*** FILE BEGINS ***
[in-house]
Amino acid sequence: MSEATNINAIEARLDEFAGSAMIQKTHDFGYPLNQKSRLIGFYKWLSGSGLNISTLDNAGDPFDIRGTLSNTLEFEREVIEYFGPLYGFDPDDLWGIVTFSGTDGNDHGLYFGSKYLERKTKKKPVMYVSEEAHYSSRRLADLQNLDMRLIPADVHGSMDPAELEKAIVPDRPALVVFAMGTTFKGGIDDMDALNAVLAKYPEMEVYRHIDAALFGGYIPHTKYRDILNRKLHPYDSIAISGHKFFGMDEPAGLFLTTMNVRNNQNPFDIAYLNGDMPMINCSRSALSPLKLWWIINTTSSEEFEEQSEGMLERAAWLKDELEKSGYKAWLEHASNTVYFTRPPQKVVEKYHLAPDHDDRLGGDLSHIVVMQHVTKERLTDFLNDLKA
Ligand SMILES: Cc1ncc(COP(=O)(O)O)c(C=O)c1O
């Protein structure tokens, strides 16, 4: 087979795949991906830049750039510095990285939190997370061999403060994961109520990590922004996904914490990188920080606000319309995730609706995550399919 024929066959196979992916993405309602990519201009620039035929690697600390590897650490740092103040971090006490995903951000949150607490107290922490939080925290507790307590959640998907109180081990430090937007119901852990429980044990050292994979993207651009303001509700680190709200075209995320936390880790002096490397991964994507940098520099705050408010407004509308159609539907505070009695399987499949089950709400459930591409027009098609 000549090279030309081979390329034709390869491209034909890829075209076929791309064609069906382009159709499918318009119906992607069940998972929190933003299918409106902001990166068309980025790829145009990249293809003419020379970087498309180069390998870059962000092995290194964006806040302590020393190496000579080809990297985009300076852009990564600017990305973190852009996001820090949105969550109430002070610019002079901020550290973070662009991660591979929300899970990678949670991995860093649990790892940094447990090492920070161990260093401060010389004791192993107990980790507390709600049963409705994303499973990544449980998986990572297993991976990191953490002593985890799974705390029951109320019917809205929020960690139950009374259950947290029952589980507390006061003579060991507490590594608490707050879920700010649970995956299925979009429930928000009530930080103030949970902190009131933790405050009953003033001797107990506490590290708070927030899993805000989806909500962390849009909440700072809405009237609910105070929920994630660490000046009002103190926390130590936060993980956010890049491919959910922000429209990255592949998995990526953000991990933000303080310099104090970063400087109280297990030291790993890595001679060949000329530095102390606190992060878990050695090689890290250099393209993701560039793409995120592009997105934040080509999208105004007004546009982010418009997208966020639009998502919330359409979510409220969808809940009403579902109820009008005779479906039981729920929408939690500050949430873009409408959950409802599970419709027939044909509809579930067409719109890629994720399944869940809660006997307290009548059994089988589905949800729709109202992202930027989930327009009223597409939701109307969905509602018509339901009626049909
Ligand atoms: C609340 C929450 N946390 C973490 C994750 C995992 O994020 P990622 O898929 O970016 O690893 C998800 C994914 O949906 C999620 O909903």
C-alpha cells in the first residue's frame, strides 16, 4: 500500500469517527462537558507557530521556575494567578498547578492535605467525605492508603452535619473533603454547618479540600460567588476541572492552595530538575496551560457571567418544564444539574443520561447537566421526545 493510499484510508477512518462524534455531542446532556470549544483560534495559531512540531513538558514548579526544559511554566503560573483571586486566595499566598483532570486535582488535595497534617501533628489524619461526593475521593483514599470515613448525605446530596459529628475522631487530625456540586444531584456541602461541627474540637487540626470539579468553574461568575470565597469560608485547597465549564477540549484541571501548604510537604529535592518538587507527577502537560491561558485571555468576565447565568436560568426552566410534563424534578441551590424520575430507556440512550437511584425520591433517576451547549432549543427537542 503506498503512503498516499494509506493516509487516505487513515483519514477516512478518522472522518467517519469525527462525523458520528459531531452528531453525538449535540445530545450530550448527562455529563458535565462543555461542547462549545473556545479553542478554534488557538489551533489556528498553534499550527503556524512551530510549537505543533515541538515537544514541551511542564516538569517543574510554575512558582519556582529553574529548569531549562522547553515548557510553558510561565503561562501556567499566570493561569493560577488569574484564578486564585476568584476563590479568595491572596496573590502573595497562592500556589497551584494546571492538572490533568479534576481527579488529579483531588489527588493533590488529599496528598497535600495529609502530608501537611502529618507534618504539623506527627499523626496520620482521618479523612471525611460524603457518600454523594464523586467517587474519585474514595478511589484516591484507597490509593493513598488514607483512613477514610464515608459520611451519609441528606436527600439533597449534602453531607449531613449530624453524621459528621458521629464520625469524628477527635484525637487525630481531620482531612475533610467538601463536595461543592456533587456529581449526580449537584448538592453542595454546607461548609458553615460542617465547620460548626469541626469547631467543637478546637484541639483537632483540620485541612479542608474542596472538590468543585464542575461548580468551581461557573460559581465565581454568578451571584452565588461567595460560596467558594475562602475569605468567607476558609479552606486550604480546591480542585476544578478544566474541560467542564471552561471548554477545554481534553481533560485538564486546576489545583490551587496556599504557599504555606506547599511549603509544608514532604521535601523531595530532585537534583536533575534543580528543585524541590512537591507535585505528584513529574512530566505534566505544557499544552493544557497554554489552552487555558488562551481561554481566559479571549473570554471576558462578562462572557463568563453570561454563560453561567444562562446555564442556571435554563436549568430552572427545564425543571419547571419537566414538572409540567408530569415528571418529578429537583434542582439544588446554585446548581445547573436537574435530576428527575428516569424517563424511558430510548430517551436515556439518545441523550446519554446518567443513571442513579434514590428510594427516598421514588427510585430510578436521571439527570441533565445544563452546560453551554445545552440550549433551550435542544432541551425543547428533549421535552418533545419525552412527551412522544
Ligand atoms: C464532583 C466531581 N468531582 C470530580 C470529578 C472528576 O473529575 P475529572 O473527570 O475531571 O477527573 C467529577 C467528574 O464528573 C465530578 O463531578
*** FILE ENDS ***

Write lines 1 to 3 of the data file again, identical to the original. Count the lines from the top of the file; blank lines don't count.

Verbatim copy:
[in-house]
Amino acid sequence: MSEATNINAIEARLDEFAGSAMIQKTHDFGYPLNQKSRLIGFYKWLSGSGLNISTLDNAGDPFDIRGTLSNTLEFEREVIEYFGPLYGFDPDDLWGIVTFSGTDGNDHGLYFGSKYLERKTKKKPVMYVSEEAHYSSRRLADLQNLDMRLIPADVHGSMDPAELEKAIVPDRPALVVFAMGTTFKGGIDDMDALNAVLAKYPEMEVYRHIDAALFGGYIPHTKYRDILNRKLHPYDSIAISGHKFFGMDEPAGLFLTTMNVRNNQNPFDIAYLNGDMPMINCSRSALSPLKLWWIINTTSSEEFEEQSEGMLERAAWLKDELEKSGYKAWLEHASNTVYFTRPPQKVVEKYHLAPDHDDRLGGDLSHIVVMQHVTKERLTDFLNDLKA
Ligand SMILES: Cc1ncc(COP(=O)(O)O)c(C=O)c1O